• Crafting in W101 is pretty broken. Tipa gets into it over at her place (West Karana). First of all, it’s a huge grind. More than that, though, the W101 economy is broken. You can’t trade between players. (Well, you can trade treasure cards, but that’s underwhelming.) You can’t set your own prices on the Bazaar. You can’t build a brand and actually *craft*, you just make stuff in the recipes that everyone else is doing. Even then, the stuff you can make is useless the vast majority of the time.

      It *is* nice in that it’s somewhat decoupled from adventuring (other than that the rare materials are in high level areas), but that’s the only virtue I’ve found in it so far.

      I don’t think W101 needs crafting, certainly not if they are going to keep the constrained economic model. The game is fun to play, but crafting there is very much a tacked on grindy system.

  3. I’m in the camp that believes that crafting is always an afterthought, because so many MMOs focus on combat, raiding, earning gear through trials, etc. No one posts accounts of their “epic 4 hour crafting session” 😀

    I like to craft, but it’s a lonely profession, since there’s no crafting raid groups or anything like that. I think every crafter jumps into a game with the idea that they’re going to create a lot of epic stuff, sell it, and get rich, but in some cases, the soloing aspect quickly wears thin.

    • Not for soloers like me, who happen to like the indirect sociality. I like being a part of a well-crafted game world, but I want to define my own place in it, not be another Super combat drone chasing flavor of the month talent builds.

  4. The offline portion of “crafting” is one thing that EVE does right. Throw your BPO or BPC into the factory slot, add materials, push the magic button, go run missions or mine or log off and take a nap, whatever. It’ll come out of the oven when the timer dings, whether you’re online or not. Then again, EVE’s against the normal MMORPG paradigm in a lot of ways.

    All the alts I have gotten to a significant level since my first two 80s are double-gatherers with no crafting skills. It’s just not worth leveling crafting anymore. As a blacksmith, I do nothing more than make belt buckles for raidmates or the rare commission for twink gear; my dwarf alchemist occasionally grinds out a metagem to sell or a few flasks for himself. That’s it, for hours and thousands of gold spent leveling the skills.

    Blacksmithing in particular always annoyed me. There was exactly ONE smithing pattern in vanilla WoW that everybody wanted–the Arcanite Reaper (hooooo!). If you got that pattern, you basically printed your own money. Linedan is a hammersmith, and had the top-end mace pattern similar to the Reaper, and made exactly two in a year–one for himself, and one for a guildmate for free. Nobody ever wanted to buy one.

    There’s just very few smithable items that people want to buy, and those that they do are almost impossible to sell at a profit.

  5. “A Tale in the Desert” is rumored to have an excellent crafting game. But it’s not a combat-centric MMO, so maybe that’s why.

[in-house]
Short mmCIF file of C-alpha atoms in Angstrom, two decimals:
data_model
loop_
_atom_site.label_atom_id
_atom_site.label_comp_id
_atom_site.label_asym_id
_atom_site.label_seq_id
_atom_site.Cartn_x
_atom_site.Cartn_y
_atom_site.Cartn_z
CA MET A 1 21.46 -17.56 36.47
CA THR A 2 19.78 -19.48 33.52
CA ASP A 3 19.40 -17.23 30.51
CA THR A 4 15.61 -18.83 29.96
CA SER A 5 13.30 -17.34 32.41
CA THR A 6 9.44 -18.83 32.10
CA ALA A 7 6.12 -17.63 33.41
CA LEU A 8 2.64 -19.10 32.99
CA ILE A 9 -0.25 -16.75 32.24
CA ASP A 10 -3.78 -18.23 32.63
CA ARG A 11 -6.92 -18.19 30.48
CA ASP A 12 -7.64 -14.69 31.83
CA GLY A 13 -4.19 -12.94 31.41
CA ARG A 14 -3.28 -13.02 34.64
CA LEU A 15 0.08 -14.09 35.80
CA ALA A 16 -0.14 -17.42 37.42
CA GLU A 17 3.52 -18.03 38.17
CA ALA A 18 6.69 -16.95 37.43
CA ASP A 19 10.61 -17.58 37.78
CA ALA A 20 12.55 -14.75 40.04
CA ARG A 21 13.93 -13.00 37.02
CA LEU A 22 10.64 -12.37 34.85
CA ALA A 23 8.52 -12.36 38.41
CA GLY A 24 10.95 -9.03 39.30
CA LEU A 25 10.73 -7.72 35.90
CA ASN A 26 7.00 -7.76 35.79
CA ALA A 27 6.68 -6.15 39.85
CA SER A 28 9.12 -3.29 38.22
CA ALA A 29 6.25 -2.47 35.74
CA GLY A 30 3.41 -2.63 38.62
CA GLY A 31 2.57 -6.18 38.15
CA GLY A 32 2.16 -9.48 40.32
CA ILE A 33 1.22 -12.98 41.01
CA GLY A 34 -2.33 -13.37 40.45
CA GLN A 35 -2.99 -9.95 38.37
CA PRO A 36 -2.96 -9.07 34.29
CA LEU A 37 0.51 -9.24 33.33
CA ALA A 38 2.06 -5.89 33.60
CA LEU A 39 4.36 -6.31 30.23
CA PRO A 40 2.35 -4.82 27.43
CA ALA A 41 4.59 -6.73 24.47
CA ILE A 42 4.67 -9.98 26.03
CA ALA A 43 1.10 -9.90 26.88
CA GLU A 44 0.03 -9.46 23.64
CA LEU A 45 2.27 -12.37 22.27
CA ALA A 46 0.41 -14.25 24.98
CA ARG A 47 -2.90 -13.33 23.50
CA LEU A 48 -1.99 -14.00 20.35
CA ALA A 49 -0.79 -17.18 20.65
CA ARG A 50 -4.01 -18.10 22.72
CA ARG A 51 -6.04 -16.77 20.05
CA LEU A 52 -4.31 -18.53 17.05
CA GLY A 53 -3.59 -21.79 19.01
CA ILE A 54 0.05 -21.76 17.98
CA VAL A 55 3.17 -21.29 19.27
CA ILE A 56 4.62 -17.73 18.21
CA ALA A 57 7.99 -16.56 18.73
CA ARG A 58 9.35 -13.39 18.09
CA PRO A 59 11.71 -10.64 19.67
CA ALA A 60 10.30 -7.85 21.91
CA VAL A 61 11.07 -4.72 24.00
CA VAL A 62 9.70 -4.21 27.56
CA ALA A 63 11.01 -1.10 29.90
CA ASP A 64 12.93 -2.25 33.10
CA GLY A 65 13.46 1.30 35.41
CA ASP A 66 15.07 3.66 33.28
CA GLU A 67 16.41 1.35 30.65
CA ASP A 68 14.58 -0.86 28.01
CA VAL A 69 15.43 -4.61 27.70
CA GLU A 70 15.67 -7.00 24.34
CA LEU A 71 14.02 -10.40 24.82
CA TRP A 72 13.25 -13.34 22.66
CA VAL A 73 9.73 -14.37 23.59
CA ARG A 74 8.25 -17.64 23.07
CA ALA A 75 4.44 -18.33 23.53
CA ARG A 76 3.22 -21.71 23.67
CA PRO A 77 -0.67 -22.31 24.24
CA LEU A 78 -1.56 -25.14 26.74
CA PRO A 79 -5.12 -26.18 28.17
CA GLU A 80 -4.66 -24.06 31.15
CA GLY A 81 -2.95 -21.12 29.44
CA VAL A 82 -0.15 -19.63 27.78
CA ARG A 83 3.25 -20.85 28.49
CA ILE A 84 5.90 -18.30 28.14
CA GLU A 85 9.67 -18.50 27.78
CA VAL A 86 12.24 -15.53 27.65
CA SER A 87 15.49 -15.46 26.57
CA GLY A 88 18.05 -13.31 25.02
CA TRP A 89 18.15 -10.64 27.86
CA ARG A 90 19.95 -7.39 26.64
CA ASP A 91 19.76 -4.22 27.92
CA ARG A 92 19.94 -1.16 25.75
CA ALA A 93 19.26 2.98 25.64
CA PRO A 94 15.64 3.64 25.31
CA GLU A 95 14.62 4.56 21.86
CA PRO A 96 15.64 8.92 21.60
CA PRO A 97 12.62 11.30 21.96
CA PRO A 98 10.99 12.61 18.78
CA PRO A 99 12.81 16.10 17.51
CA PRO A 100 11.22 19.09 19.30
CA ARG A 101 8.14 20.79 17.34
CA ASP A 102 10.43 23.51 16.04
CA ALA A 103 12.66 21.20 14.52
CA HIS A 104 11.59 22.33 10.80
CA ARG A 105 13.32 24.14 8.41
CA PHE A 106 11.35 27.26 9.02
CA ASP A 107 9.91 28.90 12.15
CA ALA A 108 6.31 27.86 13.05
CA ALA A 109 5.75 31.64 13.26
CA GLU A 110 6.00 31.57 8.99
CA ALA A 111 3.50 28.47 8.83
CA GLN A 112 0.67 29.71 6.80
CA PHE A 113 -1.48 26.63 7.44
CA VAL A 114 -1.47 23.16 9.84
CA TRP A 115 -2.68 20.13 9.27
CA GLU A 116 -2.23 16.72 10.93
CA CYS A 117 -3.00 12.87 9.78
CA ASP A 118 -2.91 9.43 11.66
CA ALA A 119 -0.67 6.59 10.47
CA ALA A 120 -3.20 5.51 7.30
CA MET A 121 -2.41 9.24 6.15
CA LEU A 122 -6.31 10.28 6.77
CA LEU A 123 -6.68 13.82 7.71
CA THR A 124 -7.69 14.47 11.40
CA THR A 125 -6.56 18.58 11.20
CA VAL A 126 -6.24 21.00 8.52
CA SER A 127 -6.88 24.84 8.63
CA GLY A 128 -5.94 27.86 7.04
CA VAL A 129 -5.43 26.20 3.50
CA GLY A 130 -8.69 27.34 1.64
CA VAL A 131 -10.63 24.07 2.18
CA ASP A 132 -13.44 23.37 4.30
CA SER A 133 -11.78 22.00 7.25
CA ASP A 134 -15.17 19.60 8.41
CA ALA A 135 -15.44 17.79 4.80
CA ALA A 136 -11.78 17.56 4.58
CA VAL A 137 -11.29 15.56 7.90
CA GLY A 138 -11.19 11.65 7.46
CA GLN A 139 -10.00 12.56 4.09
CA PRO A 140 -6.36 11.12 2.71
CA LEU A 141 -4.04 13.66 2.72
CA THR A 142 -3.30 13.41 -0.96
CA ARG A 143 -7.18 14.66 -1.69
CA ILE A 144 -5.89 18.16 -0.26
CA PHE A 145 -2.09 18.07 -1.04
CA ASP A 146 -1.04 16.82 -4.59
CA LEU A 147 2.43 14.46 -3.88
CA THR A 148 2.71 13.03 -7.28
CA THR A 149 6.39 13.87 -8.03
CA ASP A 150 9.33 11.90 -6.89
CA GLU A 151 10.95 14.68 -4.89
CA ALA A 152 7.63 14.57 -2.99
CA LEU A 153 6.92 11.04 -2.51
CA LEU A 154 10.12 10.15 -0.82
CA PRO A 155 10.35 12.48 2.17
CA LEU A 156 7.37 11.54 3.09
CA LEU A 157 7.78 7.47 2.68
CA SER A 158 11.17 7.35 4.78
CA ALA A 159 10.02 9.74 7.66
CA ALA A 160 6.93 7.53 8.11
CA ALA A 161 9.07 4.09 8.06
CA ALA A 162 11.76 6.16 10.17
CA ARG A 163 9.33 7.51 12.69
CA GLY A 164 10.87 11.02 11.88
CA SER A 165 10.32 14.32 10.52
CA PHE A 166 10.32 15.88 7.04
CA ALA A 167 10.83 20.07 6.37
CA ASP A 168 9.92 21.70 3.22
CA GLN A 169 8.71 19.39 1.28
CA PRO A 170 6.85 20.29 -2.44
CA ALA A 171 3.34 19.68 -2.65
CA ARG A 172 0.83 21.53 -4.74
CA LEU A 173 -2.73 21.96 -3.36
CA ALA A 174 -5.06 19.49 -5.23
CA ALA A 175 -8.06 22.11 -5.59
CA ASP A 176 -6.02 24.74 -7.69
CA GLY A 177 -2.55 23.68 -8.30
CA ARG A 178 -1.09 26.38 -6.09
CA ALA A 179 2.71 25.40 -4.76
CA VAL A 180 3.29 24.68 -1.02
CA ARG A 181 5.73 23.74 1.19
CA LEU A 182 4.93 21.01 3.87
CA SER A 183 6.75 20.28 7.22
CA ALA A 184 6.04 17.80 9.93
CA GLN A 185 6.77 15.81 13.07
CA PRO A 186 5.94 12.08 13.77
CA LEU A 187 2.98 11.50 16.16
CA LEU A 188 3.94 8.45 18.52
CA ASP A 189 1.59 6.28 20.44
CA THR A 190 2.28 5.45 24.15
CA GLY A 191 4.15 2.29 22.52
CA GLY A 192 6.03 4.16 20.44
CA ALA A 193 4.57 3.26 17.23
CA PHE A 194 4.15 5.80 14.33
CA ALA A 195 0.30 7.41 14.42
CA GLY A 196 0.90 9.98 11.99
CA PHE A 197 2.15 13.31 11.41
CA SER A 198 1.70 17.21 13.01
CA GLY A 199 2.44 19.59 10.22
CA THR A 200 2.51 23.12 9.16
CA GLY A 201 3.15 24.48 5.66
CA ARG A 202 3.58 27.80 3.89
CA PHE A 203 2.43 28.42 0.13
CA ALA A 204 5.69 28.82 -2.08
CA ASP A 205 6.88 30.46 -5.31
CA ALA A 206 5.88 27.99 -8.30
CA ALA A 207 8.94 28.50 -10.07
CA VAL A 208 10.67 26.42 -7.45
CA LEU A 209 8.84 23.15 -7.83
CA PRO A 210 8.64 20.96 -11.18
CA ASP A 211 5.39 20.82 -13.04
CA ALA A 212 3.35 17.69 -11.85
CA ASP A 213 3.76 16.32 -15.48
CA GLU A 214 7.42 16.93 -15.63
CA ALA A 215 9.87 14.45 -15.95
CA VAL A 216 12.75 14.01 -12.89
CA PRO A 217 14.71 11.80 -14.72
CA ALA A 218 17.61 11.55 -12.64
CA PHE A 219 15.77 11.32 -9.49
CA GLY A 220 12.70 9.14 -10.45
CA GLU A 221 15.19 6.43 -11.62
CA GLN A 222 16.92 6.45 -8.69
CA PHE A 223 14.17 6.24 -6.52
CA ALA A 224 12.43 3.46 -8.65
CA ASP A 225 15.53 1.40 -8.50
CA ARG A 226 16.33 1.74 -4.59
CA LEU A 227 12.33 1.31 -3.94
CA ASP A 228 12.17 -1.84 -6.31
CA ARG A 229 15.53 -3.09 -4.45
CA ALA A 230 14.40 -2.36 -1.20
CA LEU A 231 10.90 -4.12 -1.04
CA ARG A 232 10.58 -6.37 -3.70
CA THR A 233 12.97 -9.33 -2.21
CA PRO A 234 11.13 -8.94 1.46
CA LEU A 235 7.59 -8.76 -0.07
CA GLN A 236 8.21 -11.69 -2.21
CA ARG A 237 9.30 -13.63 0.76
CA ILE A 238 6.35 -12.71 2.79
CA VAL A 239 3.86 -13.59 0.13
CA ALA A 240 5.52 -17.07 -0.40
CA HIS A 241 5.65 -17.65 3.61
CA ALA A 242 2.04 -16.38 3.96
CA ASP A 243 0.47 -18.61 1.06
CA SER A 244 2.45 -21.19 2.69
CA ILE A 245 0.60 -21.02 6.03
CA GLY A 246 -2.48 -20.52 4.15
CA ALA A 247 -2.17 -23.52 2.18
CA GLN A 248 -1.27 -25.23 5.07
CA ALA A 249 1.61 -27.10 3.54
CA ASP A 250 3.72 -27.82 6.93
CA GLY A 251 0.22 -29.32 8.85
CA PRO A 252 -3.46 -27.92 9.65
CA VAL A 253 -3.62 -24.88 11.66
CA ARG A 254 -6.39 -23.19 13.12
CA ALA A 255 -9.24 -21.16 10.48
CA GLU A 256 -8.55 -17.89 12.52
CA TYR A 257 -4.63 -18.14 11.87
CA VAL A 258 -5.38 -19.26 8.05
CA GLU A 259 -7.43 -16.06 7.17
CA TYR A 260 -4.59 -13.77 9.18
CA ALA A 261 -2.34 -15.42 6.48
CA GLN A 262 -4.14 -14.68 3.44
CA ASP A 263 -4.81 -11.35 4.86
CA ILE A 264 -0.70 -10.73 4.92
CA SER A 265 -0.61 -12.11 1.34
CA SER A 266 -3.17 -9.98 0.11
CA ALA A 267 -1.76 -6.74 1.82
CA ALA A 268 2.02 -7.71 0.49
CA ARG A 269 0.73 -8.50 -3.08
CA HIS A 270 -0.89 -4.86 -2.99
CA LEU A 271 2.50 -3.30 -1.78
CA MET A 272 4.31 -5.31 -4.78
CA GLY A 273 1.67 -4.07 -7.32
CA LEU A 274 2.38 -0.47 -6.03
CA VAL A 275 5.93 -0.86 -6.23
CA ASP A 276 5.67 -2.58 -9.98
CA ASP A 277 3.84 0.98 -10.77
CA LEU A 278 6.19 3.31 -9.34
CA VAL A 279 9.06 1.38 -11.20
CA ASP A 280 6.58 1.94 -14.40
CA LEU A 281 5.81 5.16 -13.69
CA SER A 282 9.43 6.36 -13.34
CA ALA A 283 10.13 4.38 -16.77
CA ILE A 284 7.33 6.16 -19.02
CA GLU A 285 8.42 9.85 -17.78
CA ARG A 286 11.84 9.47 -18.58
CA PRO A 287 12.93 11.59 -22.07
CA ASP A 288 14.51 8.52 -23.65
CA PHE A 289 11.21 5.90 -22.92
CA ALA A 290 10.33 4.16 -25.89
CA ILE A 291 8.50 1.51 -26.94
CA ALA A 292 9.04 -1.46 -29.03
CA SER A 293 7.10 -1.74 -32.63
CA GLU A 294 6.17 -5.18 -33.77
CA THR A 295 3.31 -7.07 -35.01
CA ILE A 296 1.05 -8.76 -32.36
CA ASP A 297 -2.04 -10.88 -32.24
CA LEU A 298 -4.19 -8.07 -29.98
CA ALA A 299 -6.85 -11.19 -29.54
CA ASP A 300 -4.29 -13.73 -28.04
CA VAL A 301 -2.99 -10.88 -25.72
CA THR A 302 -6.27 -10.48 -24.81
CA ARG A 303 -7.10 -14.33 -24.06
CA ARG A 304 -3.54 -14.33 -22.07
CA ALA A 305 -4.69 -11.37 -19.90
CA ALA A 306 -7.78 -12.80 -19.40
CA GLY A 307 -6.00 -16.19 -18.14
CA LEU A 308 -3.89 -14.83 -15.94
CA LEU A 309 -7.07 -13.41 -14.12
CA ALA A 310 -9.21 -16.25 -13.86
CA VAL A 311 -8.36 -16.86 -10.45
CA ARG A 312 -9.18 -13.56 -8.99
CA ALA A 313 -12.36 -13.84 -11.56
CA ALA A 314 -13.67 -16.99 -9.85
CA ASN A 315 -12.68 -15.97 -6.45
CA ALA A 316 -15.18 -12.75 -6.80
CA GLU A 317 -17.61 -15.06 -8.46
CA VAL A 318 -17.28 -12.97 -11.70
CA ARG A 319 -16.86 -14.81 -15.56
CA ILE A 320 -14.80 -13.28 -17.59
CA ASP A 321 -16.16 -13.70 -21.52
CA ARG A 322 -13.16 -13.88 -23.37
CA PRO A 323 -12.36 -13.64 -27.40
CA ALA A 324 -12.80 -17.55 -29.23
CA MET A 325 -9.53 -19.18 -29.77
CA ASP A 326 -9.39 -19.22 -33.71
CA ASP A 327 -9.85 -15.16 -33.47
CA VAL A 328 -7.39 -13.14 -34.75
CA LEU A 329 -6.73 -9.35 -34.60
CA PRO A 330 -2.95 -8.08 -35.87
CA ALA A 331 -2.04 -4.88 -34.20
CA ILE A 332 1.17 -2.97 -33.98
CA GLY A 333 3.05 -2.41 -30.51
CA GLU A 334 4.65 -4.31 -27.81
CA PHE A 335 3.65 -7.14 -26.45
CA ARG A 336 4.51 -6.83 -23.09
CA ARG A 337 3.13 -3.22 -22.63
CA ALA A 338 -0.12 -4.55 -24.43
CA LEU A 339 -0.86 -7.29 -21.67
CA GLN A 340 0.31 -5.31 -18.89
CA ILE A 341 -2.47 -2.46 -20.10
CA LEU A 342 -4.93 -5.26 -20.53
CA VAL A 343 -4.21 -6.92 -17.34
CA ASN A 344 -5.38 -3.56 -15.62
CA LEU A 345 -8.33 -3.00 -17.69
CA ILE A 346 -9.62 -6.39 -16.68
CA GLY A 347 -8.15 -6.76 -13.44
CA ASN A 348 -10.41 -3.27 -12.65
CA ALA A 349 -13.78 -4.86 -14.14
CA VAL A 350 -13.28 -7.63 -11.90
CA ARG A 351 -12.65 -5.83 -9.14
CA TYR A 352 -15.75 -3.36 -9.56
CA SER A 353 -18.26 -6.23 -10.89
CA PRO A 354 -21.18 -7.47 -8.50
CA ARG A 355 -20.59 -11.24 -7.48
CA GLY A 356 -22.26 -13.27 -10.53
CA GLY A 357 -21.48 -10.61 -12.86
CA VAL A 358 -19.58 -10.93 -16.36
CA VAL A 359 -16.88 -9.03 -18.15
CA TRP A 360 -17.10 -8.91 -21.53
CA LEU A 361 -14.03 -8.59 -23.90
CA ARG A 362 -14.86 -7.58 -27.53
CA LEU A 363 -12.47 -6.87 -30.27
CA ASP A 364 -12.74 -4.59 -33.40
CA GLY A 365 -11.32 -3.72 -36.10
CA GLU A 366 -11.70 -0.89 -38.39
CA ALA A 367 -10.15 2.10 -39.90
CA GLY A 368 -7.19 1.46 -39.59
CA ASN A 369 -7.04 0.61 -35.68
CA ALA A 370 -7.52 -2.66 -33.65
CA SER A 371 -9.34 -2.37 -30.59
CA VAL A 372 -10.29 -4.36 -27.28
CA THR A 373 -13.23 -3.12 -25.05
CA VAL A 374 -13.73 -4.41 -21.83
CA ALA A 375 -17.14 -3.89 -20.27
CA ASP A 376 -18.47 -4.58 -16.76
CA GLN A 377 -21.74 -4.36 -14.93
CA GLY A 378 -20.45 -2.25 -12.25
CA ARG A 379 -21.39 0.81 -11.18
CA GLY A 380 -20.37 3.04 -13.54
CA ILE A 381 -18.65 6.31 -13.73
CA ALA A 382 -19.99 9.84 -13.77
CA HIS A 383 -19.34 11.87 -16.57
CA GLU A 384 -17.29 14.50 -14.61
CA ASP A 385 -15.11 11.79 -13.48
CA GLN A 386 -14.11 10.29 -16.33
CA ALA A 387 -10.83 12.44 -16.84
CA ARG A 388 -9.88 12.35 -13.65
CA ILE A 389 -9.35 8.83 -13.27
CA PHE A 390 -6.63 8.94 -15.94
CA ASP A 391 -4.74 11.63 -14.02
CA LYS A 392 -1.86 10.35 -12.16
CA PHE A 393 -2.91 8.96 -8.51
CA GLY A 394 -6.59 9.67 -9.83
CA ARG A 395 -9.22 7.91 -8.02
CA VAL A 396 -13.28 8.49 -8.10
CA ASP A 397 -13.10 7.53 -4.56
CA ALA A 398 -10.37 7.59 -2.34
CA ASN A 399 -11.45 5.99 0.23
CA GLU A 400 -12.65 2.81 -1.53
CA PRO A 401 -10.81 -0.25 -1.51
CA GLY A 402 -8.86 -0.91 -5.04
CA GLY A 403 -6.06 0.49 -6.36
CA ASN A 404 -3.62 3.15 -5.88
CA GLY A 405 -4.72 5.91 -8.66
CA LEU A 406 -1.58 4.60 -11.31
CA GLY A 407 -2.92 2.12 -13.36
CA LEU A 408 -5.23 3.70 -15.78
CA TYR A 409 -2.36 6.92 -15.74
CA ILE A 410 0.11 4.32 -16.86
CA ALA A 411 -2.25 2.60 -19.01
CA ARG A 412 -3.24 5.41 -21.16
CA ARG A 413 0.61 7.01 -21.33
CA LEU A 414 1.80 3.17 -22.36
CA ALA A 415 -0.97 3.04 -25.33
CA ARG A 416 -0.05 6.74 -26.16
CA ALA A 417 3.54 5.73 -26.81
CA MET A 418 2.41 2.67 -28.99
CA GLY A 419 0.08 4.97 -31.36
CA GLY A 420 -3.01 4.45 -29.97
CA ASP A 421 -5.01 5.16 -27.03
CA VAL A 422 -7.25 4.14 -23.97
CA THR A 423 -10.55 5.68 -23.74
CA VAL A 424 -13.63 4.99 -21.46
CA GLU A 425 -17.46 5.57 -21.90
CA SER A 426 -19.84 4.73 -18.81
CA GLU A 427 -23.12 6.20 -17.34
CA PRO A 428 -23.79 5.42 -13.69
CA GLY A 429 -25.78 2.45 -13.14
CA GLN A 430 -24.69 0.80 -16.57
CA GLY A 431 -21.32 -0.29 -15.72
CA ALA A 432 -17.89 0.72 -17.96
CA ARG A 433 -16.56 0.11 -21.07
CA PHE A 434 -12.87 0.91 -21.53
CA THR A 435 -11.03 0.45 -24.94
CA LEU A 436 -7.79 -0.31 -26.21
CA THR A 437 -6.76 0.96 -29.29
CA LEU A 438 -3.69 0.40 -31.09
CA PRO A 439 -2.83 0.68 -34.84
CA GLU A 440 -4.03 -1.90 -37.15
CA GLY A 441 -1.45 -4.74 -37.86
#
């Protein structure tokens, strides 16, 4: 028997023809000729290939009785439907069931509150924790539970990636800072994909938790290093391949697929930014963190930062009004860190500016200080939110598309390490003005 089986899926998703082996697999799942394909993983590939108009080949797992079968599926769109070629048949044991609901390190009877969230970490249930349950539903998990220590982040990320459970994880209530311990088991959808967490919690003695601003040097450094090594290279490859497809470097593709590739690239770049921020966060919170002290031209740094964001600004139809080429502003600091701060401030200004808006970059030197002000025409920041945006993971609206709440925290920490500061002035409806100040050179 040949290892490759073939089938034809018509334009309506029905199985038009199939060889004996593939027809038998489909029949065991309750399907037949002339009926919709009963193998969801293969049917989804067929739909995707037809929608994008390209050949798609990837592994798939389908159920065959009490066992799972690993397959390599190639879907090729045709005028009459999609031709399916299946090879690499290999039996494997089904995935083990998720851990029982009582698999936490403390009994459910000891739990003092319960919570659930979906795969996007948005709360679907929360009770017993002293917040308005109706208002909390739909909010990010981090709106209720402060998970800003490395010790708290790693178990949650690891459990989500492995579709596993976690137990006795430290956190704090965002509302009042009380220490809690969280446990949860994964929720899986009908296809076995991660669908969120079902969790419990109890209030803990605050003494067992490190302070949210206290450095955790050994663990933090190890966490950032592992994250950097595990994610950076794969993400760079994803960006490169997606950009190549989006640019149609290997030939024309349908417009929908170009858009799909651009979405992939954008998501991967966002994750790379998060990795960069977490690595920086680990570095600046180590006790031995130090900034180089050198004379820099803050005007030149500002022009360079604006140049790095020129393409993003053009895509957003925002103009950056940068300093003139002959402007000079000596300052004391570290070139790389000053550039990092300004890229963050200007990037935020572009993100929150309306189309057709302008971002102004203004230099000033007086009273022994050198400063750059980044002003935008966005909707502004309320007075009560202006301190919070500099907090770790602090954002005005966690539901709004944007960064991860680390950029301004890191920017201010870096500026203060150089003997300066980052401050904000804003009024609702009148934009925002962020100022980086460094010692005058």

“Saga of Ryzom” has some good crafting as well – basically you pick a generic pattern and then choose what material to slot into each segment of the pattern…. the resulting item’s stats are a combination of the type AND quality of material used. Now – once you finish tinkering with the selection of mats, the act of crafting is simply watching a green bar fill up – but if you like micro-managing stuff, then there is a lot of fun depth to be had.

    • ATiTD is a very interesting game. I played it a year or so back so this may not be totally up to date, but they took a very Free Realms approach. There were different subgames and minigames for just about every form of crafting.

      What I do remember is that their crafting allowed for a huge amount of player creativity, which is one of the reasons it was so popular. People made awesome statues and artwork, and designed mindboggling fireworks displays. There were also ways to craft and gather in groups — I remember large mining expeditions which required a lot of people to cooperate. They were more like raids than anything else, it was very cool. It really was very different to just about anything else I’ve seen. Some of them were a bit hit and miss, and the game itself was hugely cliquey (they’d see this as a bonus, it had the potential to be a very political game).

  6. Crafting is something that definitely needs some more consideration than just being tacked on as a tangential grind.

    Puzzle Pirates has a great economy and the ability to set up production lines for offline play. Shop management is a game in itself, as is playing the market, though the two work well together. It’s completely divorced from a player’s ability to do the “combat” segment of the game, meaning players can pick up either and find success. They do help each other, but they aren’t constrained by each other (at least, not in the vast majority of cases… gold and Kraken’s Blood have to be foraged or pillaged by players). That’s a critical distinction, since it means that players can jump in and enjoy whichever they like without needing to grind in the other.